Goal-setting is one of the most effective ways to combat procrastination and other flight-like responses (Fries, Grunschel, Schwinger, & Steinmayr, 2016).  Detailed plans which include ways to handle difficulties that might arise can provide a roadmap for handling stressful situations (Lebel, 2017).  With a path and plan mapped out, students can more confidently choose to respond productively, rather than fleeing and hiding from their problems.  Advisors can work with students to create academic success plans that identify goals, action plans, possible obstacles, and steps to overcome them.  While this may not be a new practice for many advisors, pairing this with a discussion of the fight or flight instinct and the need for proactive responses could yield better results.  Students may be more receptive to the entire concept if they understand the value of it.  Goal-setting can also give value to a student’s efforts, illustrating the connection between unpleasant or threatening tasks and the student’s long-term success.  This practice will emphasize the importance of addressing avoidance behaviors, as it is shown to be in direct conflict with accomplishing goals.

The fight or flight instinct is not unique to students or academic stress, but it might not be a connection the students have previously made.  When advisors recognize the link between this biological instinct and student behavior, they can better educate, mentor, and guide students to a healthier and more productive response to stressful situations.

Christina Curley, M.Ed.
Academic Advisor
College of Liberal Arts and Social Sciences
Georgia Southern University
ccurley@georgiasouthern.edu

References

Anderson, E. C. & Schreiner, L. A. (2004). Strengths-based advising. The Gallup Organization. Retrieved from: http://strengths.southmountaincc.edu/wp-content/uploads/2011/12/Strengths-Based-Advising.pdf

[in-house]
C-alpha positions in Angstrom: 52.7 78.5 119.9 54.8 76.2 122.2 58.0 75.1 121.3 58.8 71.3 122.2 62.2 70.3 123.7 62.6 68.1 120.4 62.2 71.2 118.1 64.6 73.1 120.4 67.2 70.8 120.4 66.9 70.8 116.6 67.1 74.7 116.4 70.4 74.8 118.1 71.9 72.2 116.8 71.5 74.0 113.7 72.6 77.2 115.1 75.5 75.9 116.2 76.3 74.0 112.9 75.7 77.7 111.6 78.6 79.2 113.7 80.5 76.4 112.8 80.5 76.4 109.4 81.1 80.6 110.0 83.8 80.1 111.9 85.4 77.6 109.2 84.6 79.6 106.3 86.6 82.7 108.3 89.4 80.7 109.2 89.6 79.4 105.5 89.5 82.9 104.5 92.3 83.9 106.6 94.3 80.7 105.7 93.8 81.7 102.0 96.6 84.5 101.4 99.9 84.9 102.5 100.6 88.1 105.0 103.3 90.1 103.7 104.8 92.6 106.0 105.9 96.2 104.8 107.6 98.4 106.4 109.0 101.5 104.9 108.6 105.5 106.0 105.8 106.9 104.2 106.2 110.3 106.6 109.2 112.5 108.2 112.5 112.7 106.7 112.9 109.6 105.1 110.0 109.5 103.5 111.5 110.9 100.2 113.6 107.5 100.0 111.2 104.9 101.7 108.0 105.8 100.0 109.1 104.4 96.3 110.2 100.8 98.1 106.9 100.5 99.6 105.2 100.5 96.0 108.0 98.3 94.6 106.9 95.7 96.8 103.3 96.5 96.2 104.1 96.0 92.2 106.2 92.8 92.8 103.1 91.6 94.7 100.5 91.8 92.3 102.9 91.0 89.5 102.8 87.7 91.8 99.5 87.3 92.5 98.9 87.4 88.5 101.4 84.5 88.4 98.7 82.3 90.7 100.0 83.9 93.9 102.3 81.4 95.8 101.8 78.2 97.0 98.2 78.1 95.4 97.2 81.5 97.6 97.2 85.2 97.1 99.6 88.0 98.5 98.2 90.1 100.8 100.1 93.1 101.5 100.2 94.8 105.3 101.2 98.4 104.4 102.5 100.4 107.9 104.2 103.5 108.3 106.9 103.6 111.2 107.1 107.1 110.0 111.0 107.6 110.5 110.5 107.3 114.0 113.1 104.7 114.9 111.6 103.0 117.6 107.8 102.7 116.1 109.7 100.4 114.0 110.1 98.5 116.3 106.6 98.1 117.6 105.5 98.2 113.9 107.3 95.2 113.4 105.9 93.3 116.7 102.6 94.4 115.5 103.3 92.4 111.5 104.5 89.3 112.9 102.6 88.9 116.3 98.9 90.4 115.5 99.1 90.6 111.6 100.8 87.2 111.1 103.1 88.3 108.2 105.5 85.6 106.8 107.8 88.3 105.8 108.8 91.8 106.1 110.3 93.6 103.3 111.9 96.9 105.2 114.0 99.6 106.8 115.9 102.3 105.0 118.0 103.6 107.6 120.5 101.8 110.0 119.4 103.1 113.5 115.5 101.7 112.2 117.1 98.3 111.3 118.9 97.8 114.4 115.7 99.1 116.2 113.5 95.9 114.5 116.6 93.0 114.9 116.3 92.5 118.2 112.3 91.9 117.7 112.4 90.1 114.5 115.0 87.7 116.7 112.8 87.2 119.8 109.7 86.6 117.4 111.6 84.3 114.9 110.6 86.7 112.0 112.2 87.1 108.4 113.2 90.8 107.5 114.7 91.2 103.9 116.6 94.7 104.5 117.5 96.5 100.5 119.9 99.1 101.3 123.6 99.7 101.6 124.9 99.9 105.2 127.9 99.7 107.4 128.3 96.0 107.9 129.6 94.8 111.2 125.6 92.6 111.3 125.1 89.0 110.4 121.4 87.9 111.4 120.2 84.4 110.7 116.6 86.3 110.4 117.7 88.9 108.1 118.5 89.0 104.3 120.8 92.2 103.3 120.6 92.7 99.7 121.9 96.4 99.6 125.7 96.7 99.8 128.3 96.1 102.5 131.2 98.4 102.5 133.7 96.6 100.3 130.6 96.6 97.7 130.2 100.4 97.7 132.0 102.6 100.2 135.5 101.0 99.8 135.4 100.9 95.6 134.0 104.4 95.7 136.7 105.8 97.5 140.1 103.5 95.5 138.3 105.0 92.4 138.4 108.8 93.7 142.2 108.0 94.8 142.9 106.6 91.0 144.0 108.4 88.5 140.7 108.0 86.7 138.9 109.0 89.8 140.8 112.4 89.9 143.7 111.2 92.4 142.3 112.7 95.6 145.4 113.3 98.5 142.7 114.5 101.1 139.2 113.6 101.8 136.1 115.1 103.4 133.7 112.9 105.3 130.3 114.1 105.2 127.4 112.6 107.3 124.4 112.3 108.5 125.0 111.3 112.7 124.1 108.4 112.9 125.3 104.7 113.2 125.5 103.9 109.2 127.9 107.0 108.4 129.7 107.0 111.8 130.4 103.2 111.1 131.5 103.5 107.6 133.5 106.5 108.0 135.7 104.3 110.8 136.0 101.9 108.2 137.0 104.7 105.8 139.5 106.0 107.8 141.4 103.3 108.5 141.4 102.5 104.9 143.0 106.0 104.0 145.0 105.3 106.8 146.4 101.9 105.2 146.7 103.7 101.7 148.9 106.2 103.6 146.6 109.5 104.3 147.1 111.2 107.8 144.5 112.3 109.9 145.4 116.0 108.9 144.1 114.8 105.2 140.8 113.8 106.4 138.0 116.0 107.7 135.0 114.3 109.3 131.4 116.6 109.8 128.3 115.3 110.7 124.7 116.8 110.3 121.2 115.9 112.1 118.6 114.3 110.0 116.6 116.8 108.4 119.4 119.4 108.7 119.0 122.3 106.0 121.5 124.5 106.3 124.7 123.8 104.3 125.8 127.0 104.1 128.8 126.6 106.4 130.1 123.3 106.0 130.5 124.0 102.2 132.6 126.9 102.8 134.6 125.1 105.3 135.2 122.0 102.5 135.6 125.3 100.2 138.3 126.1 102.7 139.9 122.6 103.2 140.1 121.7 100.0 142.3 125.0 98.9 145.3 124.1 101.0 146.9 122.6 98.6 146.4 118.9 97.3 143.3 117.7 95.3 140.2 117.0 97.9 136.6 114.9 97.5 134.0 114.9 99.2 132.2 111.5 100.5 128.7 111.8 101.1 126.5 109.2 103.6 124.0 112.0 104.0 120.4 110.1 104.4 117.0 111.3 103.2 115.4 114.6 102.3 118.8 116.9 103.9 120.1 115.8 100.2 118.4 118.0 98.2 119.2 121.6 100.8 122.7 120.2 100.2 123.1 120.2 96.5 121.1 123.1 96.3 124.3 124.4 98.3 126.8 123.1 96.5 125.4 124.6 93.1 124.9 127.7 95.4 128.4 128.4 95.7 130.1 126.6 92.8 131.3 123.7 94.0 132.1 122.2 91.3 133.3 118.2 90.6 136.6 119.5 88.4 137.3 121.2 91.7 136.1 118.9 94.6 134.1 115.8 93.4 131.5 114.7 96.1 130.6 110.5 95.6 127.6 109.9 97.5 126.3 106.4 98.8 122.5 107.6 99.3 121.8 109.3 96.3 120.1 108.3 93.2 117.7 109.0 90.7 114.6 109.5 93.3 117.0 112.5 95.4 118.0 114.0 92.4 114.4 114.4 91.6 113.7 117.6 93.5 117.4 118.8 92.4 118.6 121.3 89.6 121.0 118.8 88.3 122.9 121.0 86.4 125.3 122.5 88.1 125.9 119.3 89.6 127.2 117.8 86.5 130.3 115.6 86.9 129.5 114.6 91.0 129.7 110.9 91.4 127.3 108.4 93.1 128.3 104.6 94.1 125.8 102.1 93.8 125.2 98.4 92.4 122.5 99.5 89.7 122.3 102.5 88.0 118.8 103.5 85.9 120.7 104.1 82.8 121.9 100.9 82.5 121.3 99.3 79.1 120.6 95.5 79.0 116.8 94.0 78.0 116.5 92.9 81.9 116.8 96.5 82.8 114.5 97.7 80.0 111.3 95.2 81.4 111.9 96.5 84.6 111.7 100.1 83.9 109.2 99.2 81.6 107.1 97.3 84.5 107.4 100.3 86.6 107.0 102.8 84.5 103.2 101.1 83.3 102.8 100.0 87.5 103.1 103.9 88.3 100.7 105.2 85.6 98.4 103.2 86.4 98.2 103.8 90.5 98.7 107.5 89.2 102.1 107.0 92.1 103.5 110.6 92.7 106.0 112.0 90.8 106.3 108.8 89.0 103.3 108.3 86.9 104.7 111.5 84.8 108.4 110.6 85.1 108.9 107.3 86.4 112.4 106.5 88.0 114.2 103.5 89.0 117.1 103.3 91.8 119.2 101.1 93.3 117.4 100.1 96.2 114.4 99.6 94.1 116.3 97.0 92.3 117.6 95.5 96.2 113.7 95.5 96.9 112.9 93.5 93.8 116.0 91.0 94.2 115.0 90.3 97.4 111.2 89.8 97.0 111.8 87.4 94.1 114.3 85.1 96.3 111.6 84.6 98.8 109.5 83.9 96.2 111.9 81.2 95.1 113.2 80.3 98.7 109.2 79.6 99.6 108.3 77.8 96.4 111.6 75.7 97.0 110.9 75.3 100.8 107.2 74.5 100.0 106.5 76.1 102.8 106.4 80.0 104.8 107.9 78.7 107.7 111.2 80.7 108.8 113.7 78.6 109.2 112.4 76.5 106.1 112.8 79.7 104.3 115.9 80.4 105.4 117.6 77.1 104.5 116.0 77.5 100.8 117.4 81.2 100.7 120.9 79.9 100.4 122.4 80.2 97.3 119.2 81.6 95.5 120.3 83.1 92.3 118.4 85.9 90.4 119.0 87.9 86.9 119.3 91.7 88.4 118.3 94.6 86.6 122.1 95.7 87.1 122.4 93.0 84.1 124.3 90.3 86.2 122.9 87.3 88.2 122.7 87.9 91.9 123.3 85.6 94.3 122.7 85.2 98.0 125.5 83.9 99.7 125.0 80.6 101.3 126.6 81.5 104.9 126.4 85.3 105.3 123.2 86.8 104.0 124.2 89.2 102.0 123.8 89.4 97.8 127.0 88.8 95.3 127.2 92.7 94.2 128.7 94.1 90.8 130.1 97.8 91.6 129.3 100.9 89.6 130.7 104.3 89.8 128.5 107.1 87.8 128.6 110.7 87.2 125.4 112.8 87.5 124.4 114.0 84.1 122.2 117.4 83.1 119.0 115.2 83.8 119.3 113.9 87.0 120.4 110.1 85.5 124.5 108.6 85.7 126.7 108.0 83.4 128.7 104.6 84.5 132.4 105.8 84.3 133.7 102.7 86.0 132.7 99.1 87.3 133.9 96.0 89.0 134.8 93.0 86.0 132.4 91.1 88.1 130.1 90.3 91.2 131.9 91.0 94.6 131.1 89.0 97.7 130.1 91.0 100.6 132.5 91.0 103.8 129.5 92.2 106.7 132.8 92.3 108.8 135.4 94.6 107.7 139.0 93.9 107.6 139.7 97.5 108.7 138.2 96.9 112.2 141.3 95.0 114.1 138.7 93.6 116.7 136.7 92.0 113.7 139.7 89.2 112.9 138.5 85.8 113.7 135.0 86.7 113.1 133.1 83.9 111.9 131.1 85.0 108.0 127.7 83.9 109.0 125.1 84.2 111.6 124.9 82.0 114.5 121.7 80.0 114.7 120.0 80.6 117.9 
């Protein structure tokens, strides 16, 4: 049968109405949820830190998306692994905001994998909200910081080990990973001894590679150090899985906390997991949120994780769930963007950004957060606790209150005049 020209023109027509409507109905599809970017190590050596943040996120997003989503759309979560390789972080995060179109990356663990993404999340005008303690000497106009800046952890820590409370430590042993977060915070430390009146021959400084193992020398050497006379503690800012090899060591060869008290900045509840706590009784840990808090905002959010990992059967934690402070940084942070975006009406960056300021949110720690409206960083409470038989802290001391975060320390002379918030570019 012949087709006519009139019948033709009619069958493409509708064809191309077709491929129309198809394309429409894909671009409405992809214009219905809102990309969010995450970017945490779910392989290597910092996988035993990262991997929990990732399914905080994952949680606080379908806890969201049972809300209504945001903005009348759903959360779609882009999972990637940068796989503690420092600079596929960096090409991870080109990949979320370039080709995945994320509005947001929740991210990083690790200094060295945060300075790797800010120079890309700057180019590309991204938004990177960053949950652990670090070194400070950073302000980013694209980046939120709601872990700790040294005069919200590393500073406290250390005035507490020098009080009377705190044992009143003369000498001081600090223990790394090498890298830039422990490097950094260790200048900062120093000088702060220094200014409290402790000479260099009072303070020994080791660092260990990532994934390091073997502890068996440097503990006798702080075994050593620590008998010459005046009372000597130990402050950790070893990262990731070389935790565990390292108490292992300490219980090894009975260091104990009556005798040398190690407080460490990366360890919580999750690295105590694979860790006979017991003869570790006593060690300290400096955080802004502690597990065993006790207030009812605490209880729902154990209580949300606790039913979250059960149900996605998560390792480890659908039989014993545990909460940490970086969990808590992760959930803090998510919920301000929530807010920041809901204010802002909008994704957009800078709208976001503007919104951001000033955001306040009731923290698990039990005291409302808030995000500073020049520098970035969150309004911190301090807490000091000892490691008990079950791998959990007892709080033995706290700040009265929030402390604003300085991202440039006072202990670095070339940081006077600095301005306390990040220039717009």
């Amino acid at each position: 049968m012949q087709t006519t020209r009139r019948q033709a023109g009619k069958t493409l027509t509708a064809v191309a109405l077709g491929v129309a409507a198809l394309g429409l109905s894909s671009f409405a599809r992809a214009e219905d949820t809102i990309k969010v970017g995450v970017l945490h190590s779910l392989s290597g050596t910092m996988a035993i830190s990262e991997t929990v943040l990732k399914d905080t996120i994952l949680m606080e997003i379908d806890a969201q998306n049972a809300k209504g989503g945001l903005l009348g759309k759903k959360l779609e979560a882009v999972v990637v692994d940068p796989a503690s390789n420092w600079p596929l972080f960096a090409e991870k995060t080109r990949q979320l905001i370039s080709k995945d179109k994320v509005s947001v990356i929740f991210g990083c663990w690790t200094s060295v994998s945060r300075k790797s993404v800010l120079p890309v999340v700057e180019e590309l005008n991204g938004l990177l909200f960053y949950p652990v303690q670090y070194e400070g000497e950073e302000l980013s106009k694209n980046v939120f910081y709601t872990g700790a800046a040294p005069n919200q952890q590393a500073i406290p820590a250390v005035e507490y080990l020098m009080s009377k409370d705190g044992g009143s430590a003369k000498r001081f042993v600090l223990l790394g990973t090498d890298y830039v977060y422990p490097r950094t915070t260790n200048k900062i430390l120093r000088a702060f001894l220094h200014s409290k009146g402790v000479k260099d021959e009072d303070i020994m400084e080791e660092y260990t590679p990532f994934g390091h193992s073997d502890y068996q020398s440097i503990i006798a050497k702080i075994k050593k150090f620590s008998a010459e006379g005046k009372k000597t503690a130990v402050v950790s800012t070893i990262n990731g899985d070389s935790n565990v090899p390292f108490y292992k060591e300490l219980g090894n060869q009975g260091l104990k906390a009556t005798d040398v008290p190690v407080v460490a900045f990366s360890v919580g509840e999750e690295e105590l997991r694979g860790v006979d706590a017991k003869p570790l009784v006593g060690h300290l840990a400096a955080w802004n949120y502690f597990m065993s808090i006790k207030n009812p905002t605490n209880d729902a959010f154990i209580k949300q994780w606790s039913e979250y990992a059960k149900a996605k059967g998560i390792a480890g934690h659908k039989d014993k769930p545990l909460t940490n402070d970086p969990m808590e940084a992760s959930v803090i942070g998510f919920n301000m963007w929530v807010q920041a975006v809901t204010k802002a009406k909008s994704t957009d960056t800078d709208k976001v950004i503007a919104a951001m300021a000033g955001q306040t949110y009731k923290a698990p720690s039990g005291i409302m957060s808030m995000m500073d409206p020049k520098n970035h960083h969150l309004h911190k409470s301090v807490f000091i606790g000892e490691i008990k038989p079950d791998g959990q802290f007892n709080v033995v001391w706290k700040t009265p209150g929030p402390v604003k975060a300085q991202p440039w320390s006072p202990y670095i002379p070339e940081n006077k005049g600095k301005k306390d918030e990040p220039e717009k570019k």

Chancellor-Freeland, C., Chang, A., & Szabo, Y. Z. (2015). Locus of control predicts cortisol reactivity and speech performance in response to acute stress in undergraduate students. College Student Journal, 49(2), 225-236.

Doménech-Betoret, F., Gómez-Artiga, A., & Lloret-Segura, S. (2014). Personal variables, motivation and avoidance learning strategies in undergraduate students. Learning and Individual Differences, 35, 122-129.

Dweck, C.S. (2006). Mindset: The new psychology of success. New York, NY: Ballantine Books.

Fries, S., Grunschel, C., Schwinger, M., & Steinmayr, R. (2016). Effects of using motivational regulation strategies on students’ academic procrastination, academic performance, and well-being. Learning and Individual Differences, 49, 162-170.

Lebel, D. (2017). Moving beyond fight and flight: A contingent model of how the emotional regulation of anger and fear sparks proactivity. Academy of Management Review, 42(2), 190-206.

Mansson, D. (2016). Exploring college students’ expressed concern about their academic performance. College Student Journal, 50(1), 121-129.

Cite this article using APA style as: Curley, C. (2017, September). Survival in the face of stress and fear: How the advisor can respond to fight or flight in student behavior. Academic Advising Today, 40(3). Retrieved from [insert url here] 

Comments

Lisa
# Lisa
Friday, September 01, 2017 2:00 PM
Christina -

What a wonderful article! Thank you for your contribution to the profession :) Hope you will be able to make it to the webinar on Fear on the 12th :)

Lisa Laughter